In a federal lawsuit that was unsealed on Wednesday, 19 people, including 17 public officials from New York City and the state of New York, were accused of making false claims for funding meant to support small companies battling the coronavirus pandemic.
Federal prosecutors in Manhattan claimed that the defendants, who included staff members of New York City’s police, corrections, and public school systems, claimed ownership of companies on their applications for money from the Small Business Administration’s Economic Injury Disaster Loan program and Paycheck Protection Program that, in some cases, did not exist.
Prosecutors claim that the defendants stole more than $1.5 million from the SBA and financial firms that provided loans with SBA guarantees.
Moore expressed his happiness that perhaps one individual could make a difference in response to the news that SoFi had removed the advertisement.
An advertisement like that should never be permitted to air anywhere for any reason.
According to the complaint, one defendant, a paraprofessional employed by a school, stated on her loan application that she was the owner of a hair and nail business with 45 workers and $500,000 in yearly sales.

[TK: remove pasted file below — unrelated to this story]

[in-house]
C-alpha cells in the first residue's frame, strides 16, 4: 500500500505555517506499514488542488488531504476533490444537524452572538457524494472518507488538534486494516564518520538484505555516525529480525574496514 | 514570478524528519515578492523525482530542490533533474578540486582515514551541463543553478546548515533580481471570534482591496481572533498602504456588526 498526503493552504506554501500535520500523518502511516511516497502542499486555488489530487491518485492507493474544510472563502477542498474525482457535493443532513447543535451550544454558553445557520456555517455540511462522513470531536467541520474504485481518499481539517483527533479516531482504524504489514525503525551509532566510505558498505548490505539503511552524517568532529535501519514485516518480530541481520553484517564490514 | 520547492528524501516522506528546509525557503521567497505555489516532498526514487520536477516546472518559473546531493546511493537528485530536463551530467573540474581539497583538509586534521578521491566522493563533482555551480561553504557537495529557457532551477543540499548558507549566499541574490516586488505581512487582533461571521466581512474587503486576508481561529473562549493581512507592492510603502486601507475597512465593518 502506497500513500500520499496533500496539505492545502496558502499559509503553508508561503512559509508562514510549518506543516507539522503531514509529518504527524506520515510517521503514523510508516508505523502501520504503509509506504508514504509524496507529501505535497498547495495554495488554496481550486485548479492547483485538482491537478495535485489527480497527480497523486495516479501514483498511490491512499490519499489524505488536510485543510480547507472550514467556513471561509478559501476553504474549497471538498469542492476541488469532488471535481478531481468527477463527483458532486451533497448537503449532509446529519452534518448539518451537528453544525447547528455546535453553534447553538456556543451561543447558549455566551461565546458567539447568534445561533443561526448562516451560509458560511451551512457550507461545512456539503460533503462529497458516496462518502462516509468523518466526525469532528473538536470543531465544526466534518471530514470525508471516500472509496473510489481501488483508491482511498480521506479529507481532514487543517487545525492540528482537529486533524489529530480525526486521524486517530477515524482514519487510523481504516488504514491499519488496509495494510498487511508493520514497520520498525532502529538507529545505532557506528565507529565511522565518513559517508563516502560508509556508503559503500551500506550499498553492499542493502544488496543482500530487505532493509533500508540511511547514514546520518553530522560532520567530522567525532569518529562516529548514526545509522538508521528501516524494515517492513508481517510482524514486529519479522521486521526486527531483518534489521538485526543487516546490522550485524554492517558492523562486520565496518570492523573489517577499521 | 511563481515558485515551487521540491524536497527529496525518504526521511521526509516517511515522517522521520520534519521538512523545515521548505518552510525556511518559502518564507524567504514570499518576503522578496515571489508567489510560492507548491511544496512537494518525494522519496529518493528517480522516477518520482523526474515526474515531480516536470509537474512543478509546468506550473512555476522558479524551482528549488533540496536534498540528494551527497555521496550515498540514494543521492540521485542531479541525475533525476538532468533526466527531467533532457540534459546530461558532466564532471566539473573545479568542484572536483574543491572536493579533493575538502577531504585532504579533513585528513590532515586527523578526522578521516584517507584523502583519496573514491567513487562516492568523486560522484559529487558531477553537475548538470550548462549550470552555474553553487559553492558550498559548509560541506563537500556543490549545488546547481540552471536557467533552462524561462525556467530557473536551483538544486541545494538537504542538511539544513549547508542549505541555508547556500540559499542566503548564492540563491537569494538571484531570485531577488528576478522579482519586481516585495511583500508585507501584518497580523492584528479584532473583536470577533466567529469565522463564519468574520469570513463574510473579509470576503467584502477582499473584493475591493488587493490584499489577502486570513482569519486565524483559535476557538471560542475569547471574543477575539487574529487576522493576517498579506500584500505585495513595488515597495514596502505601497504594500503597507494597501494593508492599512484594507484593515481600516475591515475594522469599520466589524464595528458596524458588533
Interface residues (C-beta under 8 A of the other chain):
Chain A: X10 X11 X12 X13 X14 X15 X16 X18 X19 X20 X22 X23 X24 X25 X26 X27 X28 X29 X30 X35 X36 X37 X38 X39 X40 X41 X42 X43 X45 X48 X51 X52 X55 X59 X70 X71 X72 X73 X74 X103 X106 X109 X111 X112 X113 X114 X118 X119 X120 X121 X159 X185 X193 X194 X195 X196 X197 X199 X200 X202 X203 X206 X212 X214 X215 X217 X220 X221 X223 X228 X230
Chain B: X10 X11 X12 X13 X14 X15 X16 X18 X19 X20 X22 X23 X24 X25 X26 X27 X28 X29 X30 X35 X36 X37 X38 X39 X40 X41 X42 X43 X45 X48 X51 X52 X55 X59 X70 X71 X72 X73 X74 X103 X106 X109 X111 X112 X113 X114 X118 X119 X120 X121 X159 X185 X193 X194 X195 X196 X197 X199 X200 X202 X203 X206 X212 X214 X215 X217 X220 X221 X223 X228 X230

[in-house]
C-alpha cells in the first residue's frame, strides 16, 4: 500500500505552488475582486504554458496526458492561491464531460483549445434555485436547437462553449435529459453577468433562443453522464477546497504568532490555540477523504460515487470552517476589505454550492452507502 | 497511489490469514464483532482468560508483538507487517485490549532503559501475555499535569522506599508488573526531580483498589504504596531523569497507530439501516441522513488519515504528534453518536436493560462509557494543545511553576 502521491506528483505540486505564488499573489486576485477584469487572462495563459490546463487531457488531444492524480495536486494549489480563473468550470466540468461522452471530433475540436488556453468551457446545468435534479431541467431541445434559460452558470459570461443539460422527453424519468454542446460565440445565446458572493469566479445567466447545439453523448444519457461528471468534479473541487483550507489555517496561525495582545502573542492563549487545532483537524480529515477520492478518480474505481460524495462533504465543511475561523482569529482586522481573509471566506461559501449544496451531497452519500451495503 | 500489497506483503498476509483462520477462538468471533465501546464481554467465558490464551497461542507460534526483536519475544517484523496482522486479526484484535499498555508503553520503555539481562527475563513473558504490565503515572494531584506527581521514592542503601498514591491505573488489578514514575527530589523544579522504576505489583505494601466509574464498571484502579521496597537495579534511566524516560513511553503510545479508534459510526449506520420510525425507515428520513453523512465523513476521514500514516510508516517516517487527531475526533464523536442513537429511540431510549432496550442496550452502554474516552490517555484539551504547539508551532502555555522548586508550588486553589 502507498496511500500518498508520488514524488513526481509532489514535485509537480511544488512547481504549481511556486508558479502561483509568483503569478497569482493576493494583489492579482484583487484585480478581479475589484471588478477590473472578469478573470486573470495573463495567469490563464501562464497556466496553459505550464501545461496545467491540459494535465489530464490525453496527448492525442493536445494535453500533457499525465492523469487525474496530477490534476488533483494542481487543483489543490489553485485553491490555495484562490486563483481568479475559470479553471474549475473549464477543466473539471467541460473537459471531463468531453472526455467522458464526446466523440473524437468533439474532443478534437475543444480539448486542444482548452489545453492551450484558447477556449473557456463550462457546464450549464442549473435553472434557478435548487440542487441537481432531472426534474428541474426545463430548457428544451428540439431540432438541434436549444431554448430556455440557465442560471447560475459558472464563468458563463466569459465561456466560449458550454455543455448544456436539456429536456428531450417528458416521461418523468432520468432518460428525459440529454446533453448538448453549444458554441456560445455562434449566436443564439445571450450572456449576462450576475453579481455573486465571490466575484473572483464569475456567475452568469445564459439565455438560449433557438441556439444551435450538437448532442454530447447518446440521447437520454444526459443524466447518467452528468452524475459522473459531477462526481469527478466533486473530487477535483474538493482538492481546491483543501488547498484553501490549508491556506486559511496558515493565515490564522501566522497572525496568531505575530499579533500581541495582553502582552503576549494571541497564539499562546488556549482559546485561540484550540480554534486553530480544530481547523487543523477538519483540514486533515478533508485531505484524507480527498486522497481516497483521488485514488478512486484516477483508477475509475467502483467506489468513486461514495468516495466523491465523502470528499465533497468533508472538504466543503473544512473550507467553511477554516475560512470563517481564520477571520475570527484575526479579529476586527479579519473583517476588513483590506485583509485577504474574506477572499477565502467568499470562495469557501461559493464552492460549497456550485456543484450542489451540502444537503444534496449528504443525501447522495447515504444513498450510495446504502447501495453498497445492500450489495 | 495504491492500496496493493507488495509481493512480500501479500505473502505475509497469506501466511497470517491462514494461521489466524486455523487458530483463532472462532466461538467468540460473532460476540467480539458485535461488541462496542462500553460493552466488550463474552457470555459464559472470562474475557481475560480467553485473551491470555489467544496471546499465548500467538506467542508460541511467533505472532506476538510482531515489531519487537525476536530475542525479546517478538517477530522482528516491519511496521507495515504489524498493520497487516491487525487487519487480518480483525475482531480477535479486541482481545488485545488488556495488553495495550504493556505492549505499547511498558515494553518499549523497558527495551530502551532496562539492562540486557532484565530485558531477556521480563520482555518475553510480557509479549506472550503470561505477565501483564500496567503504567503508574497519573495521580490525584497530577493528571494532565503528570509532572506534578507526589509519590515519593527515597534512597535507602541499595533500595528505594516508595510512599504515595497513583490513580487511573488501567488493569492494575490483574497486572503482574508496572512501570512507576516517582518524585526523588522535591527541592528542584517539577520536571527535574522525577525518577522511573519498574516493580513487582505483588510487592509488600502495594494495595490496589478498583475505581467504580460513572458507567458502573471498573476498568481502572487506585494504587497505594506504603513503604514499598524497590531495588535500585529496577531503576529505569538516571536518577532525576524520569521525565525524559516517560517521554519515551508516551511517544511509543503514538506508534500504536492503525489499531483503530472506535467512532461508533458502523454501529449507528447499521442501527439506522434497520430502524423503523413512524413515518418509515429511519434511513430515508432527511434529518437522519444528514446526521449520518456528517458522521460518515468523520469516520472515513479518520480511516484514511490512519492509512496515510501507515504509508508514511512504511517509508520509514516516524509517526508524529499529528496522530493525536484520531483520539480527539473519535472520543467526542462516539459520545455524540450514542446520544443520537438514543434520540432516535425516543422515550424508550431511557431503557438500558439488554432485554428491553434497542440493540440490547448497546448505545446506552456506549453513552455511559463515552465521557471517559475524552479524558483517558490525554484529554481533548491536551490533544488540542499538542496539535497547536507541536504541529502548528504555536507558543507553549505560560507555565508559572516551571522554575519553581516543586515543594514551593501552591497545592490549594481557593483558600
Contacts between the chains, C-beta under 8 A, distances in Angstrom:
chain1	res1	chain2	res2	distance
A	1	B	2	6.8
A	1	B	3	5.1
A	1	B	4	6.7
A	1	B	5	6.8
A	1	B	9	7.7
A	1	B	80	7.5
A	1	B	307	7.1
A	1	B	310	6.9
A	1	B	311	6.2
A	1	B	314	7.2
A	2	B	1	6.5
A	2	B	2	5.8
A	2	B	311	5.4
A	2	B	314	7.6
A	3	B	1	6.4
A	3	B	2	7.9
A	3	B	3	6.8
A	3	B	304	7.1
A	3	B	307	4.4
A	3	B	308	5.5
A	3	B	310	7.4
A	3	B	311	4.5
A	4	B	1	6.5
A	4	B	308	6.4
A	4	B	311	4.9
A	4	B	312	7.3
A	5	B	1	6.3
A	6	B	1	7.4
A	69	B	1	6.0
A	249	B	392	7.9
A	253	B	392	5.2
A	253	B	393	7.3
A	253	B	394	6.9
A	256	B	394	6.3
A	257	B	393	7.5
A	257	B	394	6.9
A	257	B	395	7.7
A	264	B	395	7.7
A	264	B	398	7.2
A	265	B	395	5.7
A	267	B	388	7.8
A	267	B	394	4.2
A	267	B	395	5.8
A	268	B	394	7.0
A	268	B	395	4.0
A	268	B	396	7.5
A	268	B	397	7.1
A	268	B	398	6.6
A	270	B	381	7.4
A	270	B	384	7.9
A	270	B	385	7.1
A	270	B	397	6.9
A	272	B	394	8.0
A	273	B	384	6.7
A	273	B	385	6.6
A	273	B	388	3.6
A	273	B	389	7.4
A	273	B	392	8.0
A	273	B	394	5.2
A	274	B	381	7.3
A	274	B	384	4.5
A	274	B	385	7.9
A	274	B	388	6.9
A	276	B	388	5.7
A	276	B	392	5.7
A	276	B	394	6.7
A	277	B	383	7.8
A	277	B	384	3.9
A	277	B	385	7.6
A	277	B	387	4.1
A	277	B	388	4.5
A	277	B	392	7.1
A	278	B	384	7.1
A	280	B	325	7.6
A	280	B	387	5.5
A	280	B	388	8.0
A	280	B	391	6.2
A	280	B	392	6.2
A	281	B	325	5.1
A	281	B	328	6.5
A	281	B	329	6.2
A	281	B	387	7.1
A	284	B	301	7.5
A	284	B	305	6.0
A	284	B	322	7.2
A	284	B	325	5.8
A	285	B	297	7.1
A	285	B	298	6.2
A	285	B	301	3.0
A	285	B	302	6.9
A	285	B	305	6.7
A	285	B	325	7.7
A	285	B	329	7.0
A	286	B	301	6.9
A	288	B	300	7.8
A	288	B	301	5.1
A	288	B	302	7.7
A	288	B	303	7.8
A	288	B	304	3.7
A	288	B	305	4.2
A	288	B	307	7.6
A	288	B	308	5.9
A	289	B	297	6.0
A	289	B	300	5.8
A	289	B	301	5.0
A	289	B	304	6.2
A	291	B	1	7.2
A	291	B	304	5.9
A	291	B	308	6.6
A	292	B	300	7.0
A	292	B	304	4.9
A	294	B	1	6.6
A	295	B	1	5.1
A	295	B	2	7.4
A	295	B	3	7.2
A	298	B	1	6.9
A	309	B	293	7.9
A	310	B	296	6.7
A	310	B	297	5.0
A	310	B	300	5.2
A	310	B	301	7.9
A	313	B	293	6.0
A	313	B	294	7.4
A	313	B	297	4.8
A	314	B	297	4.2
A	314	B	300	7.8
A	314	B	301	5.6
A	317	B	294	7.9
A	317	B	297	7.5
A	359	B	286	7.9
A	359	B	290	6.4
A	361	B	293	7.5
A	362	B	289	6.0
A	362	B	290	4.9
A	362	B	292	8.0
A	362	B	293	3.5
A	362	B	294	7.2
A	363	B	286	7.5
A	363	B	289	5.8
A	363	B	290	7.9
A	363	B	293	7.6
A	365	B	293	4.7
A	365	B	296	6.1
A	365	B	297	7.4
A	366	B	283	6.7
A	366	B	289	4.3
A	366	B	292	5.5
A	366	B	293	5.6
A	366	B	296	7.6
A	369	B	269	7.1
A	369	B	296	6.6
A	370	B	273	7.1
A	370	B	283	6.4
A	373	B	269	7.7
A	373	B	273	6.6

According to bank records, the defendant’s only significant source of income was the wage she received from the Department of Education, according to the investigators.
According to the complaint, the paraprofessional spent the $150,000 from the Economic Injury Disaster Loan program on a trip to Las Vegas and shopping at Louis Vuitton, Macy’s, and other stores.
“It is disrespectful to plan to steal government monies meant to assist small companies in weathering a national calamity,” the U.S. In a news release, attorney Damian Williams stated.
“And these people ought to have known better, being employed by the government. This Office will keep pursuing those who commit fraud to enrich themselves at the expense of the public.
Nine of the defendants were also accused of conspiring to commit wire fraud and the wire fraud accusation.
A defendant was charged with severe identity theft. Their lawyers’ profiles weren’t immediately available.
Although millions of legitimate firms profited from the schemes, auditors claim that the haste with which the federal emergency credit programs were established in the early months of the COVID-19 epidemic in 2020 left them open to fraud.
“There’s no denying they’ve made a good impression. However, the management of these initiatives requires significant improvement, according to the U.S. Gene L. Dodaro, the comptroller general, stated last year.